List Of Humans From Texas – Wikipedia

Location Texas Stars of Texas Texas Stars in the U.S. map

The following are splendid individuals who had been both born, raised or have lived for a large time period within the U.S. nation of Texas.Founders and Texas Stars early settlers of Texas[edit]

Texas Stars Augustus Chapman Allen (1806–1864), founding father of HoustonCharlotte Baldwin Allen (1805–1895), financed founding of Houston, referred to as the “mother of Houston”John Kirby Allen (1810–1838), founding father of HoustonStephen F. Austin (1793–1836), “father of Texas”Padre José Nicolás Ballí (c. 1770–1829), grantee, settler, and namesake of Padre IslandJohn Neely Bryan (1810–1877), founder of DallasMoses Austin Bryan (1817–1895), early settler of TexasDavid G. Burnet (1788–1870), meantime President of Republic of TexasPrince Carl of Solms-Braunfels (1812–1875), hooked up colonies of German immigrants in TexasHenri Castro (1786–1865), Jewish empresarioWilliam Leslie Cazneau (1807–1876), pioneerJesse Chisholm (1806–1868), Indian trader, manual, interpreter, namesake of Chisholm TrailJao de la Porta (fl. 1810s), trader, financed settlement of Galveston IslandGreen DeWitt (1787–1835), empresario, namesake of DeWitt CountySusanna Dickinson (1814–1883), DeWitt Colonist, witnessed and survived Battle of the AlamoAngelina Eberly (1798–1860), stopped the tried removal from Austin of the Republic of Texas Archives, thereby maintaining Austin’s fame as the capital of TexasJohann Friedrich Texas Stars Ernst (born Friedrich Diercks) (1796–1848), first German to carry Texas Stars own family to Texas, benefactor to German immigrantsWarren Angus Ferris (1810–1873), early surveyor of Texas Stars DallasHenry Francis Fisher (1805–1867), German settler, explored and colonized San Saba regionSamuel Rhoads Fisher (1794–1839), settler in Republic of Texas and later its Secretary of Navy; namesake of Fisher CountyBetty Holekamp (1826–1902), German Texan pioneer, referred to as the Betsy Ross of TexasSam Houston (1793–1863), first and 1/3 President of Republic of Texas, later U.S. Senator and Governor of TexasAnson Jones (1798–1858), final President of Republic of Texas, known as “Architect of Annexation”Mirabeau B. Lamar (1798–1859), 2nd President of Republic of Texas, certainly one of strongest proponents of Texas NavyGideon Lincecum (1793–1874), pioneer, historian, health practitioner, truth seeker, naturalistJane Herbert Wilkinson Long (1798–1880), considered the “mom of Texas”Collin McKinney (1766–1861), drafter of Texas Declaration of Independence; each Collin County and its county seat, McKinney, are named for himJohn Henry Moore (1800–1880), early settlerJose Antonio Navarro (1795–1871), Texas statesman, innovative and flesh presserRobert Neighbors (1815–1859), Indian agent, soldier, legislatorCynthia Ann Parker (1826–1870), abducted in 1836 and raised by Comanche Indians; mother of Quanah Parker, the final Comanche ChiefDaniel Parker (1781–1844), settler, church founderJames W. Parker (1797–1864), early settlerJohn Parker (1758–1836), pioneer Texas settlerJohn Richard Parker (1834–1915), kidnapped in 1836 by means of Comanche IndiansEmily Austin Perry (1795–1851), early settler of TexasElijah Sterling Clack Robertson (1820–1879), early settler, translator, attorney, postmasterSterling C. Robertson (1785–1842), impresario, colony founder; signed Texas Declaration of IndependenceThomas Jefferson Texas Stars Rusk (1803–1857), Secretary of War of Republic of Texas, Chief Justice of Supreme Court of Texas, U.S. Senator after state’s admission to U.S.Edwin Waller Texas Stars (1800–1881), choose and signer of Texas Declaration of IndependenceFrank E. Wheelock (1863–1932), founder and primary mayor of Texas Stars Lubbock, 1909–15Lorenzo de Zavala (1788–1836), first vice president of Republic of Texas, signer of Texas Declaration of IndependenceMilitary[edit]The Texas Revolution/The Alamo[edit]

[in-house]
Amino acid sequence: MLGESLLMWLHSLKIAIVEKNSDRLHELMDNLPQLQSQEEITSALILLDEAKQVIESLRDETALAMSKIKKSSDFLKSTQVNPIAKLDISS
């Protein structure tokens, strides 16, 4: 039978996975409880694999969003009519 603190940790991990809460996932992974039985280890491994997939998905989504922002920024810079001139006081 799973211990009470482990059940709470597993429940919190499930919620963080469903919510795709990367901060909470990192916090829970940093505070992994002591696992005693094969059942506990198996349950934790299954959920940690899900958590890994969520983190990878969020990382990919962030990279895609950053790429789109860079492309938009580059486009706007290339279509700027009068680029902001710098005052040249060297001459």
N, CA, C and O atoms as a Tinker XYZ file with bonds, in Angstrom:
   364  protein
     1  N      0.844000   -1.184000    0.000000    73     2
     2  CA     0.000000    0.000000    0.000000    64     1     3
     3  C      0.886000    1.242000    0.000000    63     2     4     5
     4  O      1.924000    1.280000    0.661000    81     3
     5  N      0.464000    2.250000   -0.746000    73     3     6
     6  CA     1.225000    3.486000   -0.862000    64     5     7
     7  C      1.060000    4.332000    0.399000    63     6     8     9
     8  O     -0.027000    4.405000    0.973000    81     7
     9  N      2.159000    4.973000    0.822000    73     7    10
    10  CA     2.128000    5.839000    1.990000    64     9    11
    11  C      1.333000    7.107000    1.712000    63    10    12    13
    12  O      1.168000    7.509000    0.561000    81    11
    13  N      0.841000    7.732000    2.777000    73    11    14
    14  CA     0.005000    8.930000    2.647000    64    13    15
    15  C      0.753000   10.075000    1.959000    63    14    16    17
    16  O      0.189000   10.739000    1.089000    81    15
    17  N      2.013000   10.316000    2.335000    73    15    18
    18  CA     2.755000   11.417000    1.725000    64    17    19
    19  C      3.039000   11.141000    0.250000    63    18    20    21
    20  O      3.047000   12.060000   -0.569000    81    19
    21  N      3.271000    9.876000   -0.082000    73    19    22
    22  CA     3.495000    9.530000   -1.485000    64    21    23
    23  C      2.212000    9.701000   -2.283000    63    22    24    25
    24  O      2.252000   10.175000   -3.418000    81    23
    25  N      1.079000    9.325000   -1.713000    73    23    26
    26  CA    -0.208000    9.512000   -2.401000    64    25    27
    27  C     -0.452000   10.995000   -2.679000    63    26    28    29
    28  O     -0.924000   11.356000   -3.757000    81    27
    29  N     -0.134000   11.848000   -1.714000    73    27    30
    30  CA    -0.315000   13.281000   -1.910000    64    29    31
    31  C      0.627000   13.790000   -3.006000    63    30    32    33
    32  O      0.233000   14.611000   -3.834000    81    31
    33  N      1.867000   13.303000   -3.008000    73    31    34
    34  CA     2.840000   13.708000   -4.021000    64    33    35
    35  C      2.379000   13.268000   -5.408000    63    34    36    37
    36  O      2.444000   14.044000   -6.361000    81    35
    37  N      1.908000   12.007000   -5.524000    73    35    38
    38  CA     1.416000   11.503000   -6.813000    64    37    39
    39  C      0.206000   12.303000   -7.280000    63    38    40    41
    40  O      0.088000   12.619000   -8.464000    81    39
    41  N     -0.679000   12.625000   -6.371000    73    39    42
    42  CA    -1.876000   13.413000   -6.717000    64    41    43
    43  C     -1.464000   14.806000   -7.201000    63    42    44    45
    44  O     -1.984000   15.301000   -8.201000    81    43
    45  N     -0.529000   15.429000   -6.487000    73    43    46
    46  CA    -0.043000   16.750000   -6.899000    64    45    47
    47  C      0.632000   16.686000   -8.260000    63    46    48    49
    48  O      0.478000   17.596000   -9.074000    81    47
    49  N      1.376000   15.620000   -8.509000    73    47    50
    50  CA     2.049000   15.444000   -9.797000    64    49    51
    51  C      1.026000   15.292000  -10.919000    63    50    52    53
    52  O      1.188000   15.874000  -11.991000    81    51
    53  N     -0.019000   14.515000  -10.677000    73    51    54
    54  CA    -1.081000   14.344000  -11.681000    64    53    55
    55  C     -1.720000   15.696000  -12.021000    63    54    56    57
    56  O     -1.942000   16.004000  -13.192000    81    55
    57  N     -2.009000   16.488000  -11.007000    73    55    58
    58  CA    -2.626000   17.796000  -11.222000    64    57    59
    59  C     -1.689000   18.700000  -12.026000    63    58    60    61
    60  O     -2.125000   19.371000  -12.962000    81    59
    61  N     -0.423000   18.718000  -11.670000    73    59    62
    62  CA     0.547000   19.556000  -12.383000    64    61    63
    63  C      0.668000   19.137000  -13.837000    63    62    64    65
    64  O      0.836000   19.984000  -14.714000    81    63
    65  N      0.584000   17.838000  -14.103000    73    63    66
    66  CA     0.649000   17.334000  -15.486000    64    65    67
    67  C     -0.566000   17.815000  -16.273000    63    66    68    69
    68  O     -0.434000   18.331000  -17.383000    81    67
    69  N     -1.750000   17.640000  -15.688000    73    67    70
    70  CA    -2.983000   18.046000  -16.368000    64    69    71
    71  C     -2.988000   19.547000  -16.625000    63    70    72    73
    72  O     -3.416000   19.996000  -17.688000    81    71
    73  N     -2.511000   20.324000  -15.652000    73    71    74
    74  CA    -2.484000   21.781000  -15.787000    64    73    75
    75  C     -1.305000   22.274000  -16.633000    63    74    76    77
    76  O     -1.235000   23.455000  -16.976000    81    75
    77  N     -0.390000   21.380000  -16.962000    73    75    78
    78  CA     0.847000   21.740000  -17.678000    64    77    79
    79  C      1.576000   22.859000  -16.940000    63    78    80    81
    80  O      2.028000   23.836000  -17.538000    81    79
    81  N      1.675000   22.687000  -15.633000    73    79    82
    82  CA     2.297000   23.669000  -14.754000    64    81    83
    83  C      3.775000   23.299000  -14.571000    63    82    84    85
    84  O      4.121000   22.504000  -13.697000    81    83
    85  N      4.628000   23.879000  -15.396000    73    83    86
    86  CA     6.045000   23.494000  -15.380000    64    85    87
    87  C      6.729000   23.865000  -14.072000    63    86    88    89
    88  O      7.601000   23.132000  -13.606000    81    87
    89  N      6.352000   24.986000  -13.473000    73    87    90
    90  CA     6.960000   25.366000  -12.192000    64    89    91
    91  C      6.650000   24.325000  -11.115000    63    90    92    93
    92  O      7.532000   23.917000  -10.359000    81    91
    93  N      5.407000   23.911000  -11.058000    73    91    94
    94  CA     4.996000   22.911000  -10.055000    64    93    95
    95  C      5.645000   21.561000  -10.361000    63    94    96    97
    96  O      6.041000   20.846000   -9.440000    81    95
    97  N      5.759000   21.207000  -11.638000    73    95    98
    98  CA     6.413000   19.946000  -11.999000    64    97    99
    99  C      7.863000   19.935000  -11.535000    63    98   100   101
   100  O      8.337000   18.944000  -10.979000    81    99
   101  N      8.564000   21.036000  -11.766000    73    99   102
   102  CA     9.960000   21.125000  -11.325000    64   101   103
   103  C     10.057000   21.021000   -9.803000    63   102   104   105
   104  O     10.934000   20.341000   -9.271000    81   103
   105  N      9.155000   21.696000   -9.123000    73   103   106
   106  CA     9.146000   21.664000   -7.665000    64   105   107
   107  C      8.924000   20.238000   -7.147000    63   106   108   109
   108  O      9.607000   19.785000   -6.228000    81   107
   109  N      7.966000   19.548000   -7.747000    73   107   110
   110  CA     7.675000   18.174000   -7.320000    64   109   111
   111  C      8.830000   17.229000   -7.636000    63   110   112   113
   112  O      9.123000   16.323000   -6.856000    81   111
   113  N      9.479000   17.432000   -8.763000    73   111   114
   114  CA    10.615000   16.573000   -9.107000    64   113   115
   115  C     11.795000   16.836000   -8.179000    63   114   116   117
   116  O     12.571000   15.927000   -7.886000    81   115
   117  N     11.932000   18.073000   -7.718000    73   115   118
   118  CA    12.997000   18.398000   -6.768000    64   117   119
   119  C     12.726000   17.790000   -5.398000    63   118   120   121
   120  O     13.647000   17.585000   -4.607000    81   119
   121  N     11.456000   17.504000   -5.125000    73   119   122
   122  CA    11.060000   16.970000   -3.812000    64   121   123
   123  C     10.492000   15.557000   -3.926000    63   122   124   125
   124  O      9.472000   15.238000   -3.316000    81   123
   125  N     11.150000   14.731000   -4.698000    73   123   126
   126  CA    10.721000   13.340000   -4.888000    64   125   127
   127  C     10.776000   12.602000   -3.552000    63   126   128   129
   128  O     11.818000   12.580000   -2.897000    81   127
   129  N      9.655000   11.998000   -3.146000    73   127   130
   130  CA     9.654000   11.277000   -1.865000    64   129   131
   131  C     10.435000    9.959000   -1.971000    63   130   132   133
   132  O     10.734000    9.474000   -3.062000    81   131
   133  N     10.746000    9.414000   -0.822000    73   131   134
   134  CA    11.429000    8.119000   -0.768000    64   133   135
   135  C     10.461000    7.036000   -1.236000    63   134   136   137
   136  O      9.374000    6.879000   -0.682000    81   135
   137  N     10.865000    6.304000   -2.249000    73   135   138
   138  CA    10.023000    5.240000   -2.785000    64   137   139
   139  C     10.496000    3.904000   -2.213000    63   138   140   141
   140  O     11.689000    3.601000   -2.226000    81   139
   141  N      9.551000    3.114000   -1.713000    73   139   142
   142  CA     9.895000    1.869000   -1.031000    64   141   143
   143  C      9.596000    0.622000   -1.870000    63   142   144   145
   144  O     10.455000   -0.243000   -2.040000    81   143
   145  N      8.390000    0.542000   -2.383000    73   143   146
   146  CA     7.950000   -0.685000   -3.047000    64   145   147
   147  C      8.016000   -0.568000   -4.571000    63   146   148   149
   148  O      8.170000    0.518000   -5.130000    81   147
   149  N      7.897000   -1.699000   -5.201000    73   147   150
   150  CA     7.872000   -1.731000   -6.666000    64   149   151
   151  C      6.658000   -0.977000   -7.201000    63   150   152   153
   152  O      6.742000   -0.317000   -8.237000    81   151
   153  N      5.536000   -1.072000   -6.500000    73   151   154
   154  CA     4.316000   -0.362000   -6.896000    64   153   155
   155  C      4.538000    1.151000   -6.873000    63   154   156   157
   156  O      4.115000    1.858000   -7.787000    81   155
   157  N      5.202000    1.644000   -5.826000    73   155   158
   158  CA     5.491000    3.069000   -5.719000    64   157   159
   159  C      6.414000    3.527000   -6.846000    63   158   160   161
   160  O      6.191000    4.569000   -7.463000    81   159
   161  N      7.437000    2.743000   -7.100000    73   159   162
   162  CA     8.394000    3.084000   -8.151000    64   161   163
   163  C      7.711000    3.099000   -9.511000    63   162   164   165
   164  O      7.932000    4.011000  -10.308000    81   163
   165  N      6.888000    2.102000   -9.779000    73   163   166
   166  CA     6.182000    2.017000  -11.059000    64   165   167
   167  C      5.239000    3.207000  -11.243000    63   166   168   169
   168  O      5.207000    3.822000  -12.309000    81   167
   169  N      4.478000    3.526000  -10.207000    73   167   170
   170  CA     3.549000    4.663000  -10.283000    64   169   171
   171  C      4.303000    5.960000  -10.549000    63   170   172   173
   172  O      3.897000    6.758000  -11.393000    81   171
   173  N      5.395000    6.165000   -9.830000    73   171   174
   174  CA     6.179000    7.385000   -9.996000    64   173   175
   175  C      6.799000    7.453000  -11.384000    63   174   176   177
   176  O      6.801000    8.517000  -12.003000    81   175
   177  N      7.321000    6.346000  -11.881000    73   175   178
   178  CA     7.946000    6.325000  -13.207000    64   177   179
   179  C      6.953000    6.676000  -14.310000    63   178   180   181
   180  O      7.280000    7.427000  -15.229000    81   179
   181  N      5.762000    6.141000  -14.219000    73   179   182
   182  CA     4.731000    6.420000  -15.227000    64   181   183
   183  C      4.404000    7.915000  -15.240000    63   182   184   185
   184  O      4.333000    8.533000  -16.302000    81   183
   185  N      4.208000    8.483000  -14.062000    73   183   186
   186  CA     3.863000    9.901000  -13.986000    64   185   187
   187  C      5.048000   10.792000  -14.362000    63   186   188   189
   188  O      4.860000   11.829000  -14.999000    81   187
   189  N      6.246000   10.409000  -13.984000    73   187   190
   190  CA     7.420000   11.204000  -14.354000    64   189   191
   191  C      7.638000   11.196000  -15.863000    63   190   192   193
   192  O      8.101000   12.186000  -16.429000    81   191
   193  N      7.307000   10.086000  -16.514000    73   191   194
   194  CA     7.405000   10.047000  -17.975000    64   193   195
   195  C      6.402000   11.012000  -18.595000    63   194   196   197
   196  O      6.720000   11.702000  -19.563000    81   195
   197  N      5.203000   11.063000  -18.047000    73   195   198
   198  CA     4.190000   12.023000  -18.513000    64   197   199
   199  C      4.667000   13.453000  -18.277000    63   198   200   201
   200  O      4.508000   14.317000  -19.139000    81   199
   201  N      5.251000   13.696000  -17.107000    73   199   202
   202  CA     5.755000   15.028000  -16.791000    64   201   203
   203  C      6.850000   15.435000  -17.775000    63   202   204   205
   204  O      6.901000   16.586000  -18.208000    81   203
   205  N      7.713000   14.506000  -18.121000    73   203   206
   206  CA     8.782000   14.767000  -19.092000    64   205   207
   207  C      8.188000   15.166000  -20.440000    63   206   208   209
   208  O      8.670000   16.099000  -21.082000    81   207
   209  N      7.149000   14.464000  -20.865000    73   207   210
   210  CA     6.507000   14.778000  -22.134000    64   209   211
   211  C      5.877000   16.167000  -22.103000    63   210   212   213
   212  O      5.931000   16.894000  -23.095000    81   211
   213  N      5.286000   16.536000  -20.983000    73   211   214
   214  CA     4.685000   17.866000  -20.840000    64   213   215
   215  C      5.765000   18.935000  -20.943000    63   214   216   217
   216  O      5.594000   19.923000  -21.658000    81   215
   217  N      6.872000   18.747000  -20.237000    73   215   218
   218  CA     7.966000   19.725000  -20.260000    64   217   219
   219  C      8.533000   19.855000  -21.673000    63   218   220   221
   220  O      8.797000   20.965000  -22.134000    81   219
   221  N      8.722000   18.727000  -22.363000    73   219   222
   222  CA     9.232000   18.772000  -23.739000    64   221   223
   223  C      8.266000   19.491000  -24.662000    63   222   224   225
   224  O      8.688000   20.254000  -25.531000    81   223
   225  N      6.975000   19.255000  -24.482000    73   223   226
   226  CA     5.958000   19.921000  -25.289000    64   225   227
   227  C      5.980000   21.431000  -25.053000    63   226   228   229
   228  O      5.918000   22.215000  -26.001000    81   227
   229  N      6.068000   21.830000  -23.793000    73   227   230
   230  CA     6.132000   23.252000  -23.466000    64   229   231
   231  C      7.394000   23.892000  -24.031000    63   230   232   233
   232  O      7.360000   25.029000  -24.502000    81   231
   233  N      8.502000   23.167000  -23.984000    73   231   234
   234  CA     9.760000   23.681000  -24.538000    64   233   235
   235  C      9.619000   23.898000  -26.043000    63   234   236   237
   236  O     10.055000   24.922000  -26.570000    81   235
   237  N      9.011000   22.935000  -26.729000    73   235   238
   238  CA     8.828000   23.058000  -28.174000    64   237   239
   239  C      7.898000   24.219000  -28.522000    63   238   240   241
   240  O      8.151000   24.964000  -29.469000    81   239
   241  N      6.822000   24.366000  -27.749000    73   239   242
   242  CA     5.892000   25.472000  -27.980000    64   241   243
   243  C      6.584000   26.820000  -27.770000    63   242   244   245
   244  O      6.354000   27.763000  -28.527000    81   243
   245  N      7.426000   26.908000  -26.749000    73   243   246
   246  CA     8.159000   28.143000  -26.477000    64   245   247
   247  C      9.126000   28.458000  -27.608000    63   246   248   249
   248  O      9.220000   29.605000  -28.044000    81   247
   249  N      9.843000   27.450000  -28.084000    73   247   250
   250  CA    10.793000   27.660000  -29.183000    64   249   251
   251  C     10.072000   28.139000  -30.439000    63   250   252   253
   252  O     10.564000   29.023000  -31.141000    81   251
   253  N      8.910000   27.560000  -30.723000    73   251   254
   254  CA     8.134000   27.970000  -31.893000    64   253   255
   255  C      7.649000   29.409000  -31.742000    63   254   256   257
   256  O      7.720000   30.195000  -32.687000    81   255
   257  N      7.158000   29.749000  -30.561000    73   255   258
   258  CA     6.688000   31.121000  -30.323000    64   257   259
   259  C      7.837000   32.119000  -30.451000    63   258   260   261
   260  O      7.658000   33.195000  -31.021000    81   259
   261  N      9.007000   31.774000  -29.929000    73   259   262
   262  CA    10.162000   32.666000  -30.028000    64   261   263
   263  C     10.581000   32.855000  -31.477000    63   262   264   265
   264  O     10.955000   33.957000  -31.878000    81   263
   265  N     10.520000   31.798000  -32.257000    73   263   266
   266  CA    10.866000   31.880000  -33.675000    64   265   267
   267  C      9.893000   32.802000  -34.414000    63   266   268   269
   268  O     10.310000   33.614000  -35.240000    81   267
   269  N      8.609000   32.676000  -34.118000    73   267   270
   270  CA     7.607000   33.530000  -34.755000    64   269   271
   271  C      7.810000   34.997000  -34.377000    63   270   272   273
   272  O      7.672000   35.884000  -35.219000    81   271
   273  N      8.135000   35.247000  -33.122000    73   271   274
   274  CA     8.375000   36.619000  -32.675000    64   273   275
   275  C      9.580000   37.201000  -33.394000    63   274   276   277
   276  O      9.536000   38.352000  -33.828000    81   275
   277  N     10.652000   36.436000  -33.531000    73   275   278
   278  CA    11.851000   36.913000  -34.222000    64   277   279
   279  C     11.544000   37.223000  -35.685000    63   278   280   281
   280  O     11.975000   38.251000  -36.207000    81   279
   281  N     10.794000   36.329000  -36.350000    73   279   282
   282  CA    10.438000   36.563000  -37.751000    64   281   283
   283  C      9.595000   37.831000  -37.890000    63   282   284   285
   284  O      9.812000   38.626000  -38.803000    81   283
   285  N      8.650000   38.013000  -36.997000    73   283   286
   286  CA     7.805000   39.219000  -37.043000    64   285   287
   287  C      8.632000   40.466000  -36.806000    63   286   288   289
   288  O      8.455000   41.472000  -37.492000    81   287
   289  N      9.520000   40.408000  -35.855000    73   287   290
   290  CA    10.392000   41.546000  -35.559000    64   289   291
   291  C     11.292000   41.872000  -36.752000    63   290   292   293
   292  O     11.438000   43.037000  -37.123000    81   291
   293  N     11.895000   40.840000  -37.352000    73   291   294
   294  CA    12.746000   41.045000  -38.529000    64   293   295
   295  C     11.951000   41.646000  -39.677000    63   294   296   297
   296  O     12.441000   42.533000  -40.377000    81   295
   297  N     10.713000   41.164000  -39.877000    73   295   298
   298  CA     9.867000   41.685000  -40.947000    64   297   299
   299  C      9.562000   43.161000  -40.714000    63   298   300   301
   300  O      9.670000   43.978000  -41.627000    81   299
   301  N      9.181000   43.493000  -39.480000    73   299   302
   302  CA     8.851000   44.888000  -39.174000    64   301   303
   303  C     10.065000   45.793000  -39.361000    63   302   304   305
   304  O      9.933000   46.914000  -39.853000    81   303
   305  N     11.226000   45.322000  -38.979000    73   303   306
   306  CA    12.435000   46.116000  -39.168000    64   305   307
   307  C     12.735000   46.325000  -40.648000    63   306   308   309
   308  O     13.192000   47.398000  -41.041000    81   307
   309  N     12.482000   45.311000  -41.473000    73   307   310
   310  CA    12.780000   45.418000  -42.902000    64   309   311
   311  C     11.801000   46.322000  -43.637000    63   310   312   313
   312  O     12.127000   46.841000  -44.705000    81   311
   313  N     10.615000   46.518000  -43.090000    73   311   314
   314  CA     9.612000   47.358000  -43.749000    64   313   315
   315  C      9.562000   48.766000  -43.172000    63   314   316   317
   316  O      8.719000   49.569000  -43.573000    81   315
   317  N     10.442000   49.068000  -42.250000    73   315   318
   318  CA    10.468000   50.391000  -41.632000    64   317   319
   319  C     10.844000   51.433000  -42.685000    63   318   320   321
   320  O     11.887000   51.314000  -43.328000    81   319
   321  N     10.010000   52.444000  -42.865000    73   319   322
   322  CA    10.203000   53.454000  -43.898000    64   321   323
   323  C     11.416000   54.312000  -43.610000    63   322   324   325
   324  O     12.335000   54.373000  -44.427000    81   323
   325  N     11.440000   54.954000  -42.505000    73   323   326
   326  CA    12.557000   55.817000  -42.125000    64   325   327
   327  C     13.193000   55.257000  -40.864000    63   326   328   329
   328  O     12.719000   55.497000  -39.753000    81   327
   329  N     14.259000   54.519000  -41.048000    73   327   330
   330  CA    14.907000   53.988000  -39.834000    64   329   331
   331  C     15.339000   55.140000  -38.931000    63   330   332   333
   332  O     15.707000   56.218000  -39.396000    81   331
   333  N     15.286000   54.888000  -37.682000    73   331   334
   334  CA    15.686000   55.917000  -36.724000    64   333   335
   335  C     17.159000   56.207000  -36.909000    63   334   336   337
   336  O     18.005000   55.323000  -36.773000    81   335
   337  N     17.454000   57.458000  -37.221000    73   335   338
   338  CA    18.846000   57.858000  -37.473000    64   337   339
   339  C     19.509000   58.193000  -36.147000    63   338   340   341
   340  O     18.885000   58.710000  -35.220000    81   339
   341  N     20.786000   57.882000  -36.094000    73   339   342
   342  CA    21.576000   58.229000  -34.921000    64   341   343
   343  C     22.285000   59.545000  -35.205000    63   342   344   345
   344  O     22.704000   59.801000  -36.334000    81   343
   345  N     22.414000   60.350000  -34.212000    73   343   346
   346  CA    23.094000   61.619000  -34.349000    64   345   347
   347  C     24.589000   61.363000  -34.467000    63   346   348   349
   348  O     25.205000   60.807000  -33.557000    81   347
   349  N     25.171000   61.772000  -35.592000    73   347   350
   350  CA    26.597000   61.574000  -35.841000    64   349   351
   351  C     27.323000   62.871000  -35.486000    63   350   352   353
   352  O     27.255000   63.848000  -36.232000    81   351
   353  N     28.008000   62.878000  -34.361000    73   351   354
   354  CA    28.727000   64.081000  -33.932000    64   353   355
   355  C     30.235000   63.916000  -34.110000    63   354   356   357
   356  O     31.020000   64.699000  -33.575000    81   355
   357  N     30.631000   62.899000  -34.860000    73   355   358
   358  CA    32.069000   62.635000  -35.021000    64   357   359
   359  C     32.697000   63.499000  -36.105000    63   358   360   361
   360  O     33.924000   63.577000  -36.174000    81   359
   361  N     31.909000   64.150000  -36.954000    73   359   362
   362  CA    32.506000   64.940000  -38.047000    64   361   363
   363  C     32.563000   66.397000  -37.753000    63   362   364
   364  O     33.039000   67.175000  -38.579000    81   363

Richard Andrews (1797?–1835), the first Texian killed all through the Texas RevolutionJames Bowie (1796–1836), frontiersman, died at Battle of the AlamoWilliam Joel Bryan (1815–1903), soldier in Texas Revolution, landownerEdward Burleson (1798–1851), lieutenant colonel at some stage in Texas Revolution, later Vice President of Republic of TexasJohn Coker (1789–1851), hero of San JacintoDavy Crockett (1786–1836), frontiersman and U.S. Congressman from Tennessee, died at AlamoAlmaron Dickinson (1800–1836), Texian soldier, died at AlamoJames Fannin (c. 1804–1836), key figure at some stage in Texas RevolutionThomas Green (1814–1864), artillery officer at San Jacinto, brigadier popular in Confederate ArmySam Houston (1793–1863), commander of positive Texian Army on the Battle of San Jacinto, which gained independence for TexasHenry Texas Stars Karnes (1812–1840), soldier and commander in Texas RevolutionRobert J. Kleberg (1803–1888), veteran of Battle of San Jacinto; descendants owned and managed King RanchAntonio Menchaca (1800–1879), soldier in the Texas Army; he helped convince Houston to allow Tejanos to fight inside the warfare of San JacintoBenjamin Milam (1788–1835), commander in Texas RevolutionEmily West Morgan (c. 1815–1891), indentured servant called “The Yellow Rose of Texas” who, legend has it, helped win Texas RevolutionJuan Seguín (1806–1890), Tejano soldier at some point of Texas RevolutionJohn William Smith (1792–1845), fought at Battle of San Jacinto; later first mayor of San AntonioAlfonso Steele (1817–1911), closing survivor of Battle of San JacintoWilliam B. Travis (1809–1836), commander of Texas forces at AlamoLogan Vandeveer (1815–1855), hero of San JacintoWilliam A. A. “Bigfoot” Wallace (1817–1899), Texas Ranger who fought in Texas Revolution, Mexican–American War, Civil WarAmerican Civil War[edit]

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